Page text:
• LOCATION 8 | Museum Audio Guide: Home to South African Wine

    Entrance Hall: Body Servants

    Entrance Hall: Body Servants on Cape Town audio tour Museum Audio Guide: Home to South African Wine

    Narrator: There are two information boards here in the entrance hall. Go over to the one on the left and you’ll find a picture of Hendrik Cloete Senior with a slave standing behind him, dressed in livery.

    Here’s Thys again.

    Thys: There is only one drawing of a Groot Constantia slave, and that’s a well-known one with Hendrik Cloete sitting on his chair with a slave...that’s his body servant…standing next to him holding a pipe so that Mr Slave Owner can smoke his pipe.

    That slave must probably be…August from Bengal because August from Bengal was an endeared slave and when Hendrik Cloete Senior died he stipulated that August had the choice to go live with any of the children and he had to be looked after for the rest of his life.

    Narrator: It’s a peculiar contrast this. Cloete had an endeared slave, but casually tacked 16 people onto the list of possessions that came with the house. The intimate relationship between a body servant and his or her helps to explain it.

    Thys: There was a female body servant and a male body servant and they were at the beck and call of their owners, and they had to look after…let’s say…the physical wellbeing of their owners, and quite obviously, as this picture illustrates, hold the pipe. He was too lazy to hold it himself. And they probably had to help them through their daily toilet, so they were really body servants.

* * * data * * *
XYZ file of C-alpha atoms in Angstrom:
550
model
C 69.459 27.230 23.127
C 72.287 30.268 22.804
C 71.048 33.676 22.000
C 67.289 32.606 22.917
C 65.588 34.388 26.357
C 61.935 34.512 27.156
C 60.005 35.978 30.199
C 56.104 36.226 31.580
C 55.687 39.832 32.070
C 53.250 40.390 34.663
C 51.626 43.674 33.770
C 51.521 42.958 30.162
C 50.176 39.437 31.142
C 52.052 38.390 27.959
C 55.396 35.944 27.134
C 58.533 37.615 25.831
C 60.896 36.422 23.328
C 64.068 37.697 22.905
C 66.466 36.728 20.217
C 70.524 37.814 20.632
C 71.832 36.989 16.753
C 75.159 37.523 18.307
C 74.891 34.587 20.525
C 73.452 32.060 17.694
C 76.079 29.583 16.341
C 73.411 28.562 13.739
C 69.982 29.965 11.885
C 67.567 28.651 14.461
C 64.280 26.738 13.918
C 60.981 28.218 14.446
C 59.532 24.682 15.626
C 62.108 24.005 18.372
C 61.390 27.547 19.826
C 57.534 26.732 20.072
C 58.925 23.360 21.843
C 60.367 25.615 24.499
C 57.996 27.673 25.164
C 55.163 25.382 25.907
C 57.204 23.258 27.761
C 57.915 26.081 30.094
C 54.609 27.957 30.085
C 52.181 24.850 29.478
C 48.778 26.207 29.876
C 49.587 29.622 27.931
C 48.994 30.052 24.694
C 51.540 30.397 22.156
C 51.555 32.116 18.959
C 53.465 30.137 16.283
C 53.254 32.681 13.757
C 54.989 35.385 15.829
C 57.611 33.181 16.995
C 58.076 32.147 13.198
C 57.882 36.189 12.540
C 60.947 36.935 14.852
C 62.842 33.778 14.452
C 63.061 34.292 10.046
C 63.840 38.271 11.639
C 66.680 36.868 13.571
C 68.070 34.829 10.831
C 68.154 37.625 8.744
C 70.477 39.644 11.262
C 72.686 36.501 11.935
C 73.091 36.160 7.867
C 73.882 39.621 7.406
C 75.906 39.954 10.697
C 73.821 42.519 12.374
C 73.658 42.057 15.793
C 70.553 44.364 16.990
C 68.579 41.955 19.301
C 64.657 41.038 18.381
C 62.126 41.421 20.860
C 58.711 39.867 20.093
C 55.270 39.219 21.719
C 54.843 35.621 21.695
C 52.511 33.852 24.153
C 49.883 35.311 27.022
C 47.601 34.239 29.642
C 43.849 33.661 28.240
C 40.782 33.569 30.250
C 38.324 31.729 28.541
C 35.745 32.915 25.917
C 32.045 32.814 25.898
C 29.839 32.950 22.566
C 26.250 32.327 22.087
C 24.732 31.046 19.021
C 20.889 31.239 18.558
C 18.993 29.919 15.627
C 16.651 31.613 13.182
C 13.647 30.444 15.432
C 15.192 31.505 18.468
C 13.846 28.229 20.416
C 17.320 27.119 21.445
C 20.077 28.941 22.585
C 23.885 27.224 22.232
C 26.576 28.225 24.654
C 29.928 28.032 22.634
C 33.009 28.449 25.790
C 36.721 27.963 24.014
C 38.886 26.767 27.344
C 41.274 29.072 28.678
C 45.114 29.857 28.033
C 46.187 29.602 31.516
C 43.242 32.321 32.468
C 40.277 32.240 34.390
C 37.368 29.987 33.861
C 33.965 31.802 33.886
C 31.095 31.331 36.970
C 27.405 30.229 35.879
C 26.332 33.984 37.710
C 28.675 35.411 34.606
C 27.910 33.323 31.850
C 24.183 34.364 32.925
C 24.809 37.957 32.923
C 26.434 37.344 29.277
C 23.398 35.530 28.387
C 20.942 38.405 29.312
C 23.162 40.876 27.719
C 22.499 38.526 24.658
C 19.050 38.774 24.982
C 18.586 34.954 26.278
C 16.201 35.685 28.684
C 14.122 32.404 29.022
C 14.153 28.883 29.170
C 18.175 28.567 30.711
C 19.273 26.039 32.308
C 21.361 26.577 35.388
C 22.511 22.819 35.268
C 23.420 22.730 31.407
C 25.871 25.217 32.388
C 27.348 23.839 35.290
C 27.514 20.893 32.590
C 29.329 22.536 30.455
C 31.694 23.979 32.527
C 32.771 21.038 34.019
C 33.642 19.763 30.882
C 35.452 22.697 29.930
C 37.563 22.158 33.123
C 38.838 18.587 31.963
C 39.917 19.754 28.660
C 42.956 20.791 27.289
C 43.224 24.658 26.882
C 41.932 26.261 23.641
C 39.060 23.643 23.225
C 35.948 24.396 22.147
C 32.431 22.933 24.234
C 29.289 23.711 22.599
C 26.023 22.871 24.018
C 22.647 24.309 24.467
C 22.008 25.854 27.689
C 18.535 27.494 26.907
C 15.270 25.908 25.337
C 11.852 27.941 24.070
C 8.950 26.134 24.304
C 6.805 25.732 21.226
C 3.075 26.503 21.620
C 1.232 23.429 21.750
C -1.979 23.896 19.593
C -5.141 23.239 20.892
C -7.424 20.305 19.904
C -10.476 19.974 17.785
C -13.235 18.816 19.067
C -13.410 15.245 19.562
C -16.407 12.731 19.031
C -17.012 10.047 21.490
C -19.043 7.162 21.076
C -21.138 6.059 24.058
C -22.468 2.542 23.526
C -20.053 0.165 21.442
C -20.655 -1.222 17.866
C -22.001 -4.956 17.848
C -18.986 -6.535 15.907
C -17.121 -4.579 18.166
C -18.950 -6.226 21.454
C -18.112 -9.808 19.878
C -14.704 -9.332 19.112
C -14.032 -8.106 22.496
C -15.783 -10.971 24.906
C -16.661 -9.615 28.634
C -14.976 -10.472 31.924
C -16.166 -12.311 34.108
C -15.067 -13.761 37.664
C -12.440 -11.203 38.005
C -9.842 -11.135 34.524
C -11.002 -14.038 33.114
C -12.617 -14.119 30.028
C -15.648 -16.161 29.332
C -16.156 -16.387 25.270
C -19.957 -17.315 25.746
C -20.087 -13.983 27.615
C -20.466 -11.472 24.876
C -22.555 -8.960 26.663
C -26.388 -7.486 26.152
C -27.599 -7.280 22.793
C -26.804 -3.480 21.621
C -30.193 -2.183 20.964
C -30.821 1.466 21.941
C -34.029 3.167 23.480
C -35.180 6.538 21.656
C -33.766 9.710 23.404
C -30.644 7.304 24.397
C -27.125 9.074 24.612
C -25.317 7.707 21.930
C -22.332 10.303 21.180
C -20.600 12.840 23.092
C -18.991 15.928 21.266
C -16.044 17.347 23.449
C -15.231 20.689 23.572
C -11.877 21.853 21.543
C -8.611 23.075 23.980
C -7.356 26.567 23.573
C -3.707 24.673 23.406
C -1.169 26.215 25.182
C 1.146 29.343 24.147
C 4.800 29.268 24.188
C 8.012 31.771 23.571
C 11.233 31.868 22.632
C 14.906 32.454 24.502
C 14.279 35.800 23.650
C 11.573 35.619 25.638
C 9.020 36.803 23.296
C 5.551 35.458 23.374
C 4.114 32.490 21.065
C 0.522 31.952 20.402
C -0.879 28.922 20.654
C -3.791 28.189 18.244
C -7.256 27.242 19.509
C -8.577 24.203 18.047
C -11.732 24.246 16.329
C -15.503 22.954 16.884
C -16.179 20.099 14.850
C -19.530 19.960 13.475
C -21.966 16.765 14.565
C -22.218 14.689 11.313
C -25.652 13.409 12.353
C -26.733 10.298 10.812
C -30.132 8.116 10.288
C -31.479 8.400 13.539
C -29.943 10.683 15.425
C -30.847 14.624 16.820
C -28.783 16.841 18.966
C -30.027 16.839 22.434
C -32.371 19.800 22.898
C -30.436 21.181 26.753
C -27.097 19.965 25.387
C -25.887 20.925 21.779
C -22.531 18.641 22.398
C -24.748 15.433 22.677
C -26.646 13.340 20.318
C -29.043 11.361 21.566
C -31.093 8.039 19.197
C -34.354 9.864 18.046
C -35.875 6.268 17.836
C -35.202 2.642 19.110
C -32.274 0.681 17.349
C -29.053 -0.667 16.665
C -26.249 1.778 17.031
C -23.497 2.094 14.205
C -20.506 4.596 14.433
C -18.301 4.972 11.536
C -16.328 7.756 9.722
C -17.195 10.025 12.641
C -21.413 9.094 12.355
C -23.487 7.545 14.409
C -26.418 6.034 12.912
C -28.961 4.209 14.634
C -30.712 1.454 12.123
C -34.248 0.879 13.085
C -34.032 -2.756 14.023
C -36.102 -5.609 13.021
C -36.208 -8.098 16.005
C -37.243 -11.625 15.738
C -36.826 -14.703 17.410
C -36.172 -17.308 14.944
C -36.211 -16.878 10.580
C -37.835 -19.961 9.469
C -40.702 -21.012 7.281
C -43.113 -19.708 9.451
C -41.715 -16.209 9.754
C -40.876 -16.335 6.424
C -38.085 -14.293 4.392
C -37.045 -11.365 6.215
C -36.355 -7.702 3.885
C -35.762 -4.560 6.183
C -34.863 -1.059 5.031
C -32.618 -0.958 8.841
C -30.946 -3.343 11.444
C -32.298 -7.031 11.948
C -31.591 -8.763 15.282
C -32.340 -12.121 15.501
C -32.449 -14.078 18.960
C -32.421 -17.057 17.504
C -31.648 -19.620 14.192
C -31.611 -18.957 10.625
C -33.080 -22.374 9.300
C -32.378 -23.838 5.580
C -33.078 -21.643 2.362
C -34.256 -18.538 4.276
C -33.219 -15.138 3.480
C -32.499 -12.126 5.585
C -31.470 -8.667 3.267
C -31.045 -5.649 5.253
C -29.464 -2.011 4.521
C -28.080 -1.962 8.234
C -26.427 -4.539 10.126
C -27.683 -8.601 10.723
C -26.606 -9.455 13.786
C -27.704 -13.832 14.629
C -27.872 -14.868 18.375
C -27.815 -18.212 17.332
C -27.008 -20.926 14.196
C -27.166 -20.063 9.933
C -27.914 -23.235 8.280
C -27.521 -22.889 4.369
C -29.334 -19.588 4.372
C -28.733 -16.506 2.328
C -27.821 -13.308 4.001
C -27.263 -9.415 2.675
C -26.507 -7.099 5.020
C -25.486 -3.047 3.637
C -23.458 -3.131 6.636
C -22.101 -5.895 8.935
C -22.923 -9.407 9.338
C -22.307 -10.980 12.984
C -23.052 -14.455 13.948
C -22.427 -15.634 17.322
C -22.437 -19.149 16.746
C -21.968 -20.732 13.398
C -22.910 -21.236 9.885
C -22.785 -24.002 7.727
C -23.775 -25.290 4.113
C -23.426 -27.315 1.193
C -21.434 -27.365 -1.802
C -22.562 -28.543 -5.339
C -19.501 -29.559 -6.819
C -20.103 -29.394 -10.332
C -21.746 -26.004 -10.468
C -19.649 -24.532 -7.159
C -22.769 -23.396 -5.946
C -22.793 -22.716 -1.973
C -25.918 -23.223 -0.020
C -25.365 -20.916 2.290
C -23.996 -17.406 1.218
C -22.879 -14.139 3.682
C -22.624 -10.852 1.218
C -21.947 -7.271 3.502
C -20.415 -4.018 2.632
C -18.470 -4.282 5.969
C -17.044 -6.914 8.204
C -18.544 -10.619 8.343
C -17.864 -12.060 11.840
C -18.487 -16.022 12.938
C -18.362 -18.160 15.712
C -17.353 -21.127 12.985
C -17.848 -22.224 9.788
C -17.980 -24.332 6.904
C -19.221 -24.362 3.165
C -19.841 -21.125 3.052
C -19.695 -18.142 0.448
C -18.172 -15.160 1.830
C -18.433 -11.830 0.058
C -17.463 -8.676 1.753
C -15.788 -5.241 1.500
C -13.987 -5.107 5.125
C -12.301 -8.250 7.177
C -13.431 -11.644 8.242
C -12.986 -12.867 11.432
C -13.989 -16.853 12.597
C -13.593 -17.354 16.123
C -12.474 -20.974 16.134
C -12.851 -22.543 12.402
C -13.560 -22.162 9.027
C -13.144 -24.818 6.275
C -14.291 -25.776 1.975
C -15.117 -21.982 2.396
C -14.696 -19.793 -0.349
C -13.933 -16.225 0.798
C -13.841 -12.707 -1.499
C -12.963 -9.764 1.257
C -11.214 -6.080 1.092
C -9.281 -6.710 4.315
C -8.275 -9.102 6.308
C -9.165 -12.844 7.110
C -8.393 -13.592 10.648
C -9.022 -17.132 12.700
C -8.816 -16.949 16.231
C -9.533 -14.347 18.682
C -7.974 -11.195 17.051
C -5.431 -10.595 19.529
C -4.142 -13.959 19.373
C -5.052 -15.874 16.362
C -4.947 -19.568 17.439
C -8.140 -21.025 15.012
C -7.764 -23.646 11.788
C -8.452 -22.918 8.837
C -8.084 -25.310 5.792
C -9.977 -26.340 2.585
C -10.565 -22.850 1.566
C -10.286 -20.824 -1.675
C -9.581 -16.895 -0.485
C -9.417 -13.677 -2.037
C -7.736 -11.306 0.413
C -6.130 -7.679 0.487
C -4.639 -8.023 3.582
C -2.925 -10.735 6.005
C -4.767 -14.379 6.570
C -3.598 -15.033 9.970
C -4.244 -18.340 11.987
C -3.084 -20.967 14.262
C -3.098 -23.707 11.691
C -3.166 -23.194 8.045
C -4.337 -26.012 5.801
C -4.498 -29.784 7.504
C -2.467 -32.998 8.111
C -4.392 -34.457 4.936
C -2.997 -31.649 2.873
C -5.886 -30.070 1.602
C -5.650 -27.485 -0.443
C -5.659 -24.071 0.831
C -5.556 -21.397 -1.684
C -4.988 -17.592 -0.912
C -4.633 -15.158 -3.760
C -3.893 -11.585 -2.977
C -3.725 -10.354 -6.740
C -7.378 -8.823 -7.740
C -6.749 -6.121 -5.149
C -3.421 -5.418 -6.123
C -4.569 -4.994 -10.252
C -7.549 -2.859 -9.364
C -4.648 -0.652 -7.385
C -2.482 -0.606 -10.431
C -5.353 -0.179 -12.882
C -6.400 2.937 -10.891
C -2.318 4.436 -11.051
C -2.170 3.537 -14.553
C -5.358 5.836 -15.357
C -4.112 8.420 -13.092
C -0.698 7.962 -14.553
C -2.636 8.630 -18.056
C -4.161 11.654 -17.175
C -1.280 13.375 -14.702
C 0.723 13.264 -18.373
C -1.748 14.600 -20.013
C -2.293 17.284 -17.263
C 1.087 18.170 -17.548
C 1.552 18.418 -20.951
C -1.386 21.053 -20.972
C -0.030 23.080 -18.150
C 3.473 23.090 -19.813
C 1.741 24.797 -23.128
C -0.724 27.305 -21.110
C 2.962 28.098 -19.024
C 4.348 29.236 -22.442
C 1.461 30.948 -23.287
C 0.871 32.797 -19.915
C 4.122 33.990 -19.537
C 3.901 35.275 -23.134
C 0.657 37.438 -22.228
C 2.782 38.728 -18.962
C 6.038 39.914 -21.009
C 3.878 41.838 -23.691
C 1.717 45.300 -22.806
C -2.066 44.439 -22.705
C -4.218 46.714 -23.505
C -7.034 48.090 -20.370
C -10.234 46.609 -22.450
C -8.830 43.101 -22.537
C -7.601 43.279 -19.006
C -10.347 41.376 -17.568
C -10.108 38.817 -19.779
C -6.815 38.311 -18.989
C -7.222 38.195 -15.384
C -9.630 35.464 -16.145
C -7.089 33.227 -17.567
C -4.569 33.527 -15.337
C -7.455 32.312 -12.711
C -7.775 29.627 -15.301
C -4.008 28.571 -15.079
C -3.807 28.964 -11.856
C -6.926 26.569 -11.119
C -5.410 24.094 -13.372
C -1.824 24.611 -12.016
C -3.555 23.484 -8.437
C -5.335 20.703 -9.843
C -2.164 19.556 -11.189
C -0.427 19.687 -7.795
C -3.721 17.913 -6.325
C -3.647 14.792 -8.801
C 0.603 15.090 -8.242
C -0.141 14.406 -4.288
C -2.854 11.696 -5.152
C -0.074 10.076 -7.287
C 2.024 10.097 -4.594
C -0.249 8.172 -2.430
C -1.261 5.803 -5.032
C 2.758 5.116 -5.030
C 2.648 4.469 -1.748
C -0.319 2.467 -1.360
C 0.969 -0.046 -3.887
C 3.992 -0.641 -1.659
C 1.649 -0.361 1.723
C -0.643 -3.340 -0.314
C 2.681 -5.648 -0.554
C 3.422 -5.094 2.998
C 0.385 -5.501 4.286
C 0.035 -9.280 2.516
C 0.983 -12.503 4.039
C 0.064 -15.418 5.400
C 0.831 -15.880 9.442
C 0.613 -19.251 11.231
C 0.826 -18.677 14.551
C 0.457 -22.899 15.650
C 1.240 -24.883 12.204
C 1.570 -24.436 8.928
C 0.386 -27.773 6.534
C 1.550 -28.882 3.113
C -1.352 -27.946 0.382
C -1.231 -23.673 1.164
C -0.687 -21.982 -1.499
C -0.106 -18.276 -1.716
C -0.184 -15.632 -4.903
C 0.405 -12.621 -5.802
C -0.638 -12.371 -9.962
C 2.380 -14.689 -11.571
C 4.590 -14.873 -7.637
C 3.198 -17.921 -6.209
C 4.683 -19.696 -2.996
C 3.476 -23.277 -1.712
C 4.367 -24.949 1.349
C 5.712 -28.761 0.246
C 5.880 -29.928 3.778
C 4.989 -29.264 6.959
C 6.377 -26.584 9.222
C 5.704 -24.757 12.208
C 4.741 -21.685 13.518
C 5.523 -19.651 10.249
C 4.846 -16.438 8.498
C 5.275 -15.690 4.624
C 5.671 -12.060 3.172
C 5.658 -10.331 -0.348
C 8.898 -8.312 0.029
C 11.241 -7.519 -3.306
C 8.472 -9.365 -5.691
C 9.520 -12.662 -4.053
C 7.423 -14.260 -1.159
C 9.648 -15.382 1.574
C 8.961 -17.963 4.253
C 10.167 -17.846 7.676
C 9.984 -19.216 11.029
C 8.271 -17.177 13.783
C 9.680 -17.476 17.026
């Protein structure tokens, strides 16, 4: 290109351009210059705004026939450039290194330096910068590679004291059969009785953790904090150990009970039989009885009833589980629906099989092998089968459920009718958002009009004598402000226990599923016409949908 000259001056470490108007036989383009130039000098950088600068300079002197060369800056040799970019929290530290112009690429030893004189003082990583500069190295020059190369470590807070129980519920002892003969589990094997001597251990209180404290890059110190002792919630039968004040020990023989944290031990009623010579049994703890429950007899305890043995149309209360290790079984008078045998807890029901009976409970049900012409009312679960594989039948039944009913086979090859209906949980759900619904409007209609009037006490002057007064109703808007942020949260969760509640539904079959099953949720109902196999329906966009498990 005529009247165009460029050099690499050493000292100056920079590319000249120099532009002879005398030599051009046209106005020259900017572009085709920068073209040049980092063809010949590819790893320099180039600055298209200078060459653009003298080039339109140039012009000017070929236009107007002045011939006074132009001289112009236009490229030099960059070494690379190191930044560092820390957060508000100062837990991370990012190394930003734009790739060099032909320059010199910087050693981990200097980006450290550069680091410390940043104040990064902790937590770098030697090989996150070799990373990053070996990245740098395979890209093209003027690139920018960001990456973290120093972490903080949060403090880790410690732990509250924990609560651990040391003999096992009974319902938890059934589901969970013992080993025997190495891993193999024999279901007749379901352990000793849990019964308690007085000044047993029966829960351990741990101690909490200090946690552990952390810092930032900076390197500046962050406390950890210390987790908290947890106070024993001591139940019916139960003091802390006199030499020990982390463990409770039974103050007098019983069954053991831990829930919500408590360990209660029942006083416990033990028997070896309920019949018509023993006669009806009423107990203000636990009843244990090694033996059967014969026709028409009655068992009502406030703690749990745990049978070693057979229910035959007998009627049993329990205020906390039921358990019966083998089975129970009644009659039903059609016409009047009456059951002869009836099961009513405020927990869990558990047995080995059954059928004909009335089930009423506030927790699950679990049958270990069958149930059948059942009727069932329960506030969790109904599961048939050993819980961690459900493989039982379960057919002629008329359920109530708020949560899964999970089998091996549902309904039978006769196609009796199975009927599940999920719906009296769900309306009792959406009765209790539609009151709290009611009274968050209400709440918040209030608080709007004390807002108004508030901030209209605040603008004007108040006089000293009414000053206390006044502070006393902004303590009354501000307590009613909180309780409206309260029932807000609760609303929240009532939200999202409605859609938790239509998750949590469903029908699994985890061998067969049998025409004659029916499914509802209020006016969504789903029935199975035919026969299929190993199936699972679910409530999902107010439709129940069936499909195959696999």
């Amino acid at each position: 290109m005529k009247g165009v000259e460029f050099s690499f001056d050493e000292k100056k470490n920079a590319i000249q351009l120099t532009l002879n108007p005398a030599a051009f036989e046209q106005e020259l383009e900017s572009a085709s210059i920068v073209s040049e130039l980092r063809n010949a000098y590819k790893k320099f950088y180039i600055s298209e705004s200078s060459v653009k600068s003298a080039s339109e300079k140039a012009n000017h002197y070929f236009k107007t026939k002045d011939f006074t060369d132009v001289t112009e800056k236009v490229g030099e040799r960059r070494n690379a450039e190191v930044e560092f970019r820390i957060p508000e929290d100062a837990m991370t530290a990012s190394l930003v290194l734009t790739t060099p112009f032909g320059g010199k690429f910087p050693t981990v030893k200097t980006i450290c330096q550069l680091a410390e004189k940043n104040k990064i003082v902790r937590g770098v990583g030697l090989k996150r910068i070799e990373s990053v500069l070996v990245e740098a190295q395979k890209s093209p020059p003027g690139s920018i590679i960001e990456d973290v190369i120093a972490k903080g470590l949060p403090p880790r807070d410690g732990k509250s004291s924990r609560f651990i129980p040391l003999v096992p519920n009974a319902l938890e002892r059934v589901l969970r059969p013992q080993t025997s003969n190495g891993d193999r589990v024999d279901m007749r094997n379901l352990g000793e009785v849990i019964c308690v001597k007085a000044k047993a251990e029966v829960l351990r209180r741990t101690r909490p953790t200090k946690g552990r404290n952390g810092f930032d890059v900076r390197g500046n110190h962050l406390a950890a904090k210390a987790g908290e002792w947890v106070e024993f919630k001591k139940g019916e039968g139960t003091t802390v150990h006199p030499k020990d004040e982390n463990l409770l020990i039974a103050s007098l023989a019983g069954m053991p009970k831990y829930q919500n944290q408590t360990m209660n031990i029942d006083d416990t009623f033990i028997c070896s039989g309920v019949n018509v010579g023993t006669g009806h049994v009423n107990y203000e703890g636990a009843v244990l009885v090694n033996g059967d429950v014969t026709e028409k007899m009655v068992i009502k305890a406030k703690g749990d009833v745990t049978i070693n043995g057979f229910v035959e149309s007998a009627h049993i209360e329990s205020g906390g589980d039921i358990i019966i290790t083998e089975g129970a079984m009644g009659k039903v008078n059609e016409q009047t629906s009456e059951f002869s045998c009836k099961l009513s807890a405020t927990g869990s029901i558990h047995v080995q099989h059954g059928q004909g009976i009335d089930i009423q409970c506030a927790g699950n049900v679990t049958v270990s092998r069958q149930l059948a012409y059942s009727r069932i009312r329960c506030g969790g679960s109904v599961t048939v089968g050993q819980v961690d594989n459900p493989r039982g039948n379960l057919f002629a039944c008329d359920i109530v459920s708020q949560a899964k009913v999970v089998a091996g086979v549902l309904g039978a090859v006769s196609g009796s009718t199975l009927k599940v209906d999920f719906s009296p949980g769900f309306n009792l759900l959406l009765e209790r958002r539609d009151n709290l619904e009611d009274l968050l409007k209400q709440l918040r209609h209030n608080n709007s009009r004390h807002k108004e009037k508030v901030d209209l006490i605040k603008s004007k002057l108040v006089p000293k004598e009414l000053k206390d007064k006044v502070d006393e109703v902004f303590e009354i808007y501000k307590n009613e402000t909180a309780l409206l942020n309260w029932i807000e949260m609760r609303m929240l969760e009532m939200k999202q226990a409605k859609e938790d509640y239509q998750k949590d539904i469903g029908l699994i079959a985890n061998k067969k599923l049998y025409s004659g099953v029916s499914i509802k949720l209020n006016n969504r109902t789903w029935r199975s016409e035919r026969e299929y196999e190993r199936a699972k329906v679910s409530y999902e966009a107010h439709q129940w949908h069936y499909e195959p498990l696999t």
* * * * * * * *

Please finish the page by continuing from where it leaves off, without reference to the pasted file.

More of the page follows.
Narrator: Slaves endured brutal treatment at the Cape, but this aspect of Groot Constantia’s own history hasn’t been thoroughly investigated by scholars yet. We do know something about their day-to-day life.

    Thys: Hendrik Cloete Senior gave an account of the slaves and what they eat and what they drink. They had a selection of fish, red meat, vegetables, and even wine. I made a calculation and…that worked out to 250ml of wine each day, per slave.

    Thys: They had medical treatment. There were two doctors responsible for them during the 19th century, a Dr Bailey and a Dr Liesching…two of the foremost doctors in the Cape…Slaves were black gold and they were treated as such.

    Narrator: We don’t know if this treatment was motivated by compassion or by a business-like attitude to maintaining property. Either way, gentle treatment by one owner didn’t offer much security, because slaves were casually inherited, sold and exchanged.

    When Cloete bought Groot Constantia with its 16 slaves in 1778, they had already been sold twice that year. When the Indian diarist Mirza Abu Taleb Khan arrived in Cape Town in 1799, he made some money by selling his body servant, who he then left behind.

    Aubrey: The rules regarding the slaves at the Cape were announced in the form of Public Notices.

    Narrator: That’s Aubrey Springveld, an archivist and historian who has traced his own ancestry back to slaves.

    Aubrey: These were read from the Castle’s balcony and then attached to trees and displayed around town. Any slave who stepped out of line was punished in public to serve as a warning to the others…The punishment was meted out on a platform with a pole on it…Sentences included flogging, being chained to a stake and burnt to death, or having ears and hands cut off. A woman in one specific case had her breasts torn off with red hot pincers.

    Narrator: When you’re ready, go into the drawing room. Its entrance is opposite the entrance to the study. Then play track nine.

Museum Audio Guide: Home to South African Wine